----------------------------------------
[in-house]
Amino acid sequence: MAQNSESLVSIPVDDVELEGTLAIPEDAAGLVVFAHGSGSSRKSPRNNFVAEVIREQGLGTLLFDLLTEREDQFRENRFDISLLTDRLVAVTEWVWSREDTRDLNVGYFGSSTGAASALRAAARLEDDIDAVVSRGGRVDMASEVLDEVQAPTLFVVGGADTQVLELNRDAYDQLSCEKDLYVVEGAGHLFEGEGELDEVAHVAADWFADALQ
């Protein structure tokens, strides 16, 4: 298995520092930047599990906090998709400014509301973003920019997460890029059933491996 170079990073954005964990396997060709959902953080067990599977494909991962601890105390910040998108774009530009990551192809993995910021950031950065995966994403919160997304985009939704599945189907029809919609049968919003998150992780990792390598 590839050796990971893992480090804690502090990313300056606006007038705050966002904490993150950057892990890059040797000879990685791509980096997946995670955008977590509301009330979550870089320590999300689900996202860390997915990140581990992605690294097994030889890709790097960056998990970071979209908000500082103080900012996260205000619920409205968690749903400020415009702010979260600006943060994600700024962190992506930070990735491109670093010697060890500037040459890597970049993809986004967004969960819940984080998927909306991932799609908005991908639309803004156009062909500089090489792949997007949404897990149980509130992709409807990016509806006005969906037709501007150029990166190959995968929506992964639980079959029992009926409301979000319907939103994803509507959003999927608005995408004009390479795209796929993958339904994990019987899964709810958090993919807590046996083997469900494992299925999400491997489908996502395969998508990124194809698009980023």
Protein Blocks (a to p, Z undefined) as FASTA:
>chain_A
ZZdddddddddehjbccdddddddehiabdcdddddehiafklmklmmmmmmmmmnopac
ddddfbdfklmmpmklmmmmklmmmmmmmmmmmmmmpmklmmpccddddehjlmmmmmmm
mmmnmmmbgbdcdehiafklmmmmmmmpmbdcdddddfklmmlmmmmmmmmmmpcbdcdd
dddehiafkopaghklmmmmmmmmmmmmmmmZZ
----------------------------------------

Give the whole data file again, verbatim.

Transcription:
[in-house]
Amino acid sequence: MAQNSESLVSIPVDDVELEGTLAIPEDAAGLVVFAHGSGSSRKSPRNNFVAEVIREQGLGTLLFDLLTEREDQFRENRFDISLLTDRLVAVTEWVWSREDTRDLNVGYFGSSTGAASALRAAARLEDDIDAVVSRGGRVDMASEVLDEVQAPTLFVVGGADTQVLELNRDAYDQLSCEKDLYVVEGAGHLFEGEGELDEVAHVAADWFADALQ
């Protein structure tokens, strides 16, 4: 298995520092930047599990906090998709400014509301973003920019997460890029059933491996 170079990073954005964990396997060709959902953080067990599977494909991962601890105390910040998108774009530009990551192809993995910021950031950065995966994403919160997304985009939704599945189907029809919609049968919003998150992780990792390598 590839050796990971893992480090804690502090990313300056606006007038705050966002904490993150950057892990890059040797000879990685791509980096997946995670955008977590509301009330979550870089320590999300689900996202860390997915990140581990992605690294097994030889890709790097960056998990970071979209908000500082103080900012996260205000619920409205968690749903400020415009702010979260600006943060994600700024962190992506930070990735491109670093010697060890500037040459890597970049993809986004967004969960819940984080998927909306991932799609908005991908639309803004156009062909500089090489792949997007949404897990149980509130992709409807990016509806006005969906037709501007150029990166190959995968929506992964639980079959029992009926409301979000319907939103994803509507959003999927608005995408004009390479795209796929993958339904994990019987899964709810958090993919807590046996083997469900494992299925999400491997489908996502395969998508990124194809698009980023």
Protein Blocks (a to p, Z undefined) as FASTA:
>chain_A
ZZdddddddddehjbccdddddddehiabdcdddddehiafklmklmmmmmmmmmnopac
ddddfbdfklmmpmklmmmmklmmmmmmmmmmmmmmpmklmmpccddddehjlmmmmmmm
mmmnmmmbgbdcdehiafklmmmmmmmpmbdcdddddfklmmlmmmmmmmmmmpcbdcdd
dddehiafkopaghklmmmmmmmmmmmmmmmZZ